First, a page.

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Oftentimes I see in the derivation of an algorithm or in a mathematical proof the phrase that the function under consideration is assumed to be defined on the unit hypercube $[0, 1]^n$, which is claimed to be imposing practically no loss of generality. I am curious to know what are the actual assumptions we are making here about the function. Should the function, for instance, be continuous on its domain? Or may be the domain should have no holes? I would be grateful if somebody could summarize the assumptions one needs in this context and show that, indeed, the problem can be reduced to $[0, 1]^n$.

Thank you.

Regards, Ivan

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I think, that both in this particular case and in general case, when an author claims that without loss of generality we may assume something it means not a reference to some general facts but that it (for instnce, such a reduction) is obvious for everyone who understand the investigated situation or problem. :-)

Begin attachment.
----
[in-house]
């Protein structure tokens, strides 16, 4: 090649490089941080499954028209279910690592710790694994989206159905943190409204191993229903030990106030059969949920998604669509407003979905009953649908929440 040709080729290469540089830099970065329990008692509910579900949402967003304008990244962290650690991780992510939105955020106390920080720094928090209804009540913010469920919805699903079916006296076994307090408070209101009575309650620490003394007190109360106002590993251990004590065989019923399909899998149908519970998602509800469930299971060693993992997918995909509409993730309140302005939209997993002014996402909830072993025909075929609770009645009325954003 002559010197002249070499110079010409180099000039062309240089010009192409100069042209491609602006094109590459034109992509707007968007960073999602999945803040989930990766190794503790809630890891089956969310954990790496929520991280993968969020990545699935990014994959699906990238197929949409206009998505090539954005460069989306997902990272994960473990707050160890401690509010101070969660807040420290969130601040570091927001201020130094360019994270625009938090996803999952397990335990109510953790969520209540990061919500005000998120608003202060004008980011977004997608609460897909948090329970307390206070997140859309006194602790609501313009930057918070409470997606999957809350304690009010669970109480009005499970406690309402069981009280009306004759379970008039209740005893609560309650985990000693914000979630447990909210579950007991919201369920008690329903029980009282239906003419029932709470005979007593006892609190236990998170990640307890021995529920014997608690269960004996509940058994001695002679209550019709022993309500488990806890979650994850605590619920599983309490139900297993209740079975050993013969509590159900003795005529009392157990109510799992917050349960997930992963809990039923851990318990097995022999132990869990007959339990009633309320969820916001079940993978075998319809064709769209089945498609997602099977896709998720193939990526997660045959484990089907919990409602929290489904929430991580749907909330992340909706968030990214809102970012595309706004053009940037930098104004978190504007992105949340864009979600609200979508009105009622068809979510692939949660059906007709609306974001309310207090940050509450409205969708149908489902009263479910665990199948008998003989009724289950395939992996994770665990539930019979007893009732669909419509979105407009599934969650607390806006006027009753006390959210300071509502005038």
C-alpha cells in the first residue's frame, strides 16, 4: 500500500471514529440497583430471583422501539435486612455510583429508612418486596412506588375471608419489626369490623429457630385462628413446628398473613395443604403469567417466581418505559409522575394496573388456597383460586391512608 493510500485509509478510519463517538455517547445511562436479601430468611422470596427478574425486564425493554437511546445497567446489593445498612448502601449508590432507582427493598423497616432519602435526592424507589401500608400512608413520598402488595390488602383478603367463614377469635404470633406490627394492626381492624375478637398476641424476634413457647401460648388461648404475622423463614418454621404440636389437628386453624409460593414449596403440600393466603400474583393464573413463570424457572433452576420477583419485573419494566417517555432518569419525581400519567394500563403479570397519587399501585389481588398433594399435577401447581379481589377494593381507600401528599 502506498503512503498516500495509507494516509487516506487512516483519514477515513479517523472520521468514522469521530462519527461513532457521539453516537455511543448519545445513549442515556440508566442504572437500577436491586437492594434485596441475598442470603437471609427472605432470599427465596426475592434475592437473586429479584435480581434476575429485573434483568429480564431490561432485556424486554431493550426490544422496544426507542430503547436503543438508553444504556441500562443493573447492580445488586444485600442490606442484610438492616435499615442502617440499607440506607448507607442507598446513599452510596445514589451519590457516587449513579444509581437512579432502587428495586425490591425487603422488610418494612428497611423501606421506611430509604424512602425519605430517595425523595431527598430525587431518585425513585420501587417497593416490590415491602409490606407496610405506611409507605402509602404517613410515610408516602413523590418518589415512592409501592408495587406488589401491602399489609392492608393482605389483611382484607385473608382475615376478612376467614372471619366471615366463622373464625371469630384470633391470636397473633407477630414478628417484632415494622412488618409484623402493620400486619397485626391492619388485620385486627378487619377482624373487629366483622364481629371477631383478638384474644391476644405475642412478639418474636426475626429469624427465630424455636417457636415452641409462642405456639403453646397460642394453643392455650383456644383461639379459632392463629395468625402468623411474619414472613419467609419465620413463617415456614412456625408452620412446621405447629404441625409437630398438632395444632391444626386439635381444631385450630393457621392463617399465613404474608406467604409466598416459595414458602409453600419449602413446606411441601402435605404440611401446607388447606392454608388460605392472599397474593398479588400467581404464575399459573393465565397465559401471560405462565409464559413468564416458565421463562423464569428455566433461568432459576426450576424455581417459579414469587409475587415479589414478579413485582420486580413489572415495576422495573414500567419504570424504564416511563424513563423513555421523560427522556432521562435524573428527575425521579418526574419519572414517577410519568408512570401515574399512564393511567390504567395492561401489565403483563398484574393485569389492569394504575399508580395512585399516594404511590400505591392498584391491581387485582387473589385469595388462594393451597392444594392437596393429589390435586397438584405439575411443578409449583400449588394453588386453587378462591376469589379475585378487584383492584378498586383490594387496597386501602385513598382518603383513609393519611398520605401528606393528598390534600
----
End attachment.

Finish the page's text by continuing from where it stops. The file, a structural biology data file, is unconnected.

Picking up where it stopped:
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  • $\begingroup$ I’ve renamed the post and slightly changed the description to draw less attention to the phrase “without loss of generality.” I suppose there is some loss, but it’s negligible for practical applications. $\endgroup$ – Ivan Jan 12 '15 at 8:51

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